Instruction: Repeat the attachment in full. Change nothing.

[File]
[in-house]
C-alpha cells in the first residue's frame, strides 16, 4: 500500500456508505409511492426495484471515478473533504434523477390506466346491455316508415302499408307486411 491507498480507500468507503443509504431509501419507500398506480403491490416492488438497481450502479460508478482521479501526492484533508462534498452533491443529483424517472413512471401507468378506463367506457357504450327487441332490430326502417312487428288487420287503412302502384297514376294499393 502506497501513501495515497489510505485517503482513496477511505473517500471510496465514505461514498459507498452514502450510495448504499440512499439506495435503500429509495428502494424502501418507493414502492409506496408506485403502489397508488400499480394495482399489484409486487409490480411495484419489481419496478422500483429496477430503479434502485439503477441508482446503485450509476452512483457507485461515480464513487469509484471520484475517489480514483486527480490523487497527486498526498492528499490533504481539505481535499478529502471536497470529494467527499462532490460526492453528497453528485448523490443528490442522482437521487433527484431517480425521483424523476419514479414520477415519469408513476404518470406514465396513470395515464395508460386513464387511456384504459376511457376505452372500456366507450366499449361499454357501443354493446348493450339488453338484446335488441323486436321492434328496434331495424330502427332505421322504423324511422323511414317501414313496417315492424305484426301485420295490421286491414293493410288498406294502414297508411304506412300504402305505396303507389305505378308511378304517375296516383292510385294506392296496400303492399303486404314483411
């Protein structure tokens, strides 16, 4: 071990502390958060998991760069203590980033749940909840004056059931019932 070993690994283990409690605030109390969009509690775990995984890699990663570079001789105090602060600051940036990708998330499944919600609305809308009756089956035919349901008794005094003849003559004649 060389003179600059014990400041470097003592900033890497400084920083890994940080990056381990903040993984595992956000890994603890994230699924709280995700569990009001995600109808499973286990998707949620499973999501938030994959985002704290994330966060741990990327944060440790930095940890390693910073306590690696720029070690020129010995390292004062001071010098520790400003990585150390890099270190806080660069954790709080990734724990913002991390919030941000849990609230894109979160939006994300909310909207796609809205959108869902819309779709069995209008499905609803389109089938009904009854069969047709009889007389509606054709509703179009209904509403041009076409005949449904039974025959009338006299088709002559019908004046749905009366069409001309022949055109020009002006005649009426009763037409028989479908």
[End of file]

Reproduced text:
[in-house]
C-alpha cells in the first residue's frame, strides 16, 4: 500500500456508505409511492426495484471515478473533504434523477390506466346491455316508415302499408307486411 491507498480507500468507503443509504431509501419507500398506480403491490416492488438497481450502479460508478482521479501526492484533508462534498452533491443529483424517472413512471401507468378506463367506457357504450327487441332490430326502417312487428288487420287503412302502384297514376294499393 502506497501513501495515497489510505485517503482513496477511505473517500471510496465514505461514498459507498452514502450510495448504499440512499439506495435503500429509495428502494424502501418507493414502492409506496408506485403502489397508488400499480394495482399489484409486487409490480411495484419489481419496478422500483429496477430503479434502485439503477441508482446503485450509476452512483457507485461515480464513487469509484471520484475517489480514483486527480490523487497527486498526498492528499490533504481539505481535499478529502471536497470529494467527499462532490460526492453528497453528485448523490443528490442522482437521487433527484431517480425521483424523476419514479414520477415519469408513476404518470406514465396513470395515464395508460386513464387511456384504459376511457376505452372500456366507450366499449361499454357501443354493446348493450339488453338484446335488441323486436321492434328496434331495424330502427332505421322504423324511422323511414317501414313496417315492424305484426301485420295490421286491414293493410288498406294502414297508411304506412300504402305505396303507389305505378308511378304517375296516383292510385294506392296496400303492399303486404314483411
């Protein structure tokens, strides 16, 4: 071990502390958060998991760069203590980033749940909840004056059931019932 070993690994283990409690605030109390969009509690775990995984890699990663570079001789105090602060600051940036990708998330499944919600609305809308009756089956035919349901008794005094003849003559004649 060389003179600059014990400041470097003592900033890497400084920083890994940080990056381990903040993984595992956000890994603890994230699924709280995700569990009001995600109808499973286990998707949620499973999501938030994959985002704290994330966060741990990327944060440790930095940890390693910073306590690696720029070690020129010995390292004062001071010098520790400003990585150390890099270190806080660069954790709080990734724990913002991390919030941000849990609230894109979160939006994300909310909207796609809205959108869902819309779709069995209008499905609803389109089938009904009854069969047709009889007389509606054709509703179009209904509403041009076409005949449904039974025959009338006299088709002559019908004046749905009366069409001309022949055109020009002006005649009426009763037409028989479908």